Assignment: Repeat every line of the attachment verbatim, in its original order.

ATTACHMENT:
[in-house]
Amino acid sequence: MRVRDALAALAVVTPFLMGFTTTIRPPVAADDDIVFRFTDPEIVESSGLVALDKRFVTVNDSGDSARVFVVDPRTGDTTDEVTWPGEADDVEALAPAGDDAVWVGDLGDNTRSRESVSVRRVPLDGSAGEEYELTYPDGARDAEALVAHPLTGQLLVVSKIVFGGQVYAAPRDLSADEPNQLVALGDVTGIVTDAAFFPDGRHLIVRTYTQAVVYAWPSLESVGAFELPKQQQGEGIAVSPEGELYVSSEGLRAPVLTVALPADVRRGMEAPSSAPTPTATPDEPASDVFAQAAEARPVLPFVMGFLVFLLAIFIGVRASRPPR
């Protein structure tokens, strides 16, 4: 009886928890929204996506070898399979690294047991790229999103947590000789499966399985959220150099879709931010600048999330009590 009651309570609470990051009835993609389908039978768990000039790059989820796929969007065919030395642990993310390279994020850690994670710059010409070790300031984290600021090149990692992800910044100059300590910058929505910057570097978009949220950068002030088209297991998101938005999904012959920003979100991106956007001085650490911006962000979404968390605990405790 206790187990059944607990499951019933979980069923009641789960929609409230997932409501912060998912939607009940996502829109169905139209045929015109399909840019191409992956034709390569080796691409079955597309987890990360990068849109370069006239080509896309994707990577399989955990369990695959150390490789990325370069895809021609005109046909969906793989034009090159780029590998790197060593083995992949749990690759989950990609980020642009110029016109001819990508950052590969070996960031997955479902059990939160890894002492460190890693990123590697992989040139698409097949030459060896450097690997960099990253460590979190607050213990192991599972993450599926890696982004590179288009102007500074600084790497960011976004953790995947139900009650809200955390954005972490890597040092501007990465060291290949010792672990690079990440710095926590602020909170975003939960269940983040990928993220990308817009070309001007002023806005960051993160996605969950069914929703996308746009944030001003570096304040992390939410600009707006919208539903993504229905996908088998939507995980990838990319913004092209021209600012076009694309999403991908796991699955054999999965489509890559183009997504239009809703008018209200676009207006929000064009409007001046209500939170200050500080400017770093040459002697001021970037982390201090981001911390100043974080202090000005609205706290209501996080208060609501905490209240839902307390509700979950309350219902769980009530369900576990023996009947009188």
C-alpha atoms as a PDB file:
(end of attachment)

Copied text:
[in-house]
Amino acid sequence: MRVRDALAALAVVTPFLMGFTTTIRPPVAADDDIVFRFTDPEIVESSGLVALDKRFVTVNDSGDSARVFVVDPRTGDTTDEVTWPGEADDVEALAPAGDDAVWVGDLGDNTRSRESVSVRRVPLDGSAGEEYELTYPDGARDAEALVAHPLTGQLLVVSKIVFGGQVYAAPRDLSADEPNQLVALGDVTGIVTDAAFFPDGRHLIVRTYTQAVVYAWPSLESVGAFELPKQQQGEGIAVSPEGELYVSSEGLRAPVLTVALPADVRRGMEAPSSAPTPTATPDEPASDVFAQAAEARPVLPFVMGFLVFLLAIFIGVRASRPPR
């Protein structure tokens, strides 16, 4: 009886928890929204996506070898399979690294047991790229999103947590000789499966399985959220150099879709931010600048999330009590 009651309570609470990051009835993609389908039978768990000039790059989820796929969007065919030395642990993310390279994020850690994670710059010409070790300031984290600021090149990692992800910044100059300590910058929505910057570097978009949220950068002030088209297991998101938005999904012959920003979100991106956007001085650490911006962000979404968390605990405790 206790187990059944607990499951019933979980069923009641789960929609409230997932409501912060998912939607009940996502829109169905139209045929015109399909840019191409992956034709390569080796691409079955597309987890990360990068849109370069006239080509896309994707990577399989955990369990695959150390490789990325370069895809021609005109046909969906793989034009090159780029590998790197060593083995992949749990690759989950990609980020642009110029016109001819990508950052590969070996960031997955479902059990939160890894002492460190890693990123590697992989040139698409097949030459060896450097690997960099990253460590979190607050213990192991599972993450599926890696982004590179288009102007500074600084790497960011976004953790995947139900009650809200955390954005972490890597040092501007990465060291290949010792672990690079990440710095926590602020909170975003939960269940983040990928993220990308817009070309001007002023806005960051993160996605969950069914929703996308746009944030001003570096304040992390939410600009707006919208539903993504229905996908088998939507995980990838990319913004092209021209600012076009694309999403991908796991699955054999999965489509890559183009997504239009809703008018209200676009207006929000064009409007001046209500939170200050500080400017770093040459002697001021970037982390201090981001911390100043974080202090000005609205706290209501996080208060609501905490209240839902307390509700979950309350219902769980009530369900576990023996009947009188």
C-alpha atoms as a PDB file: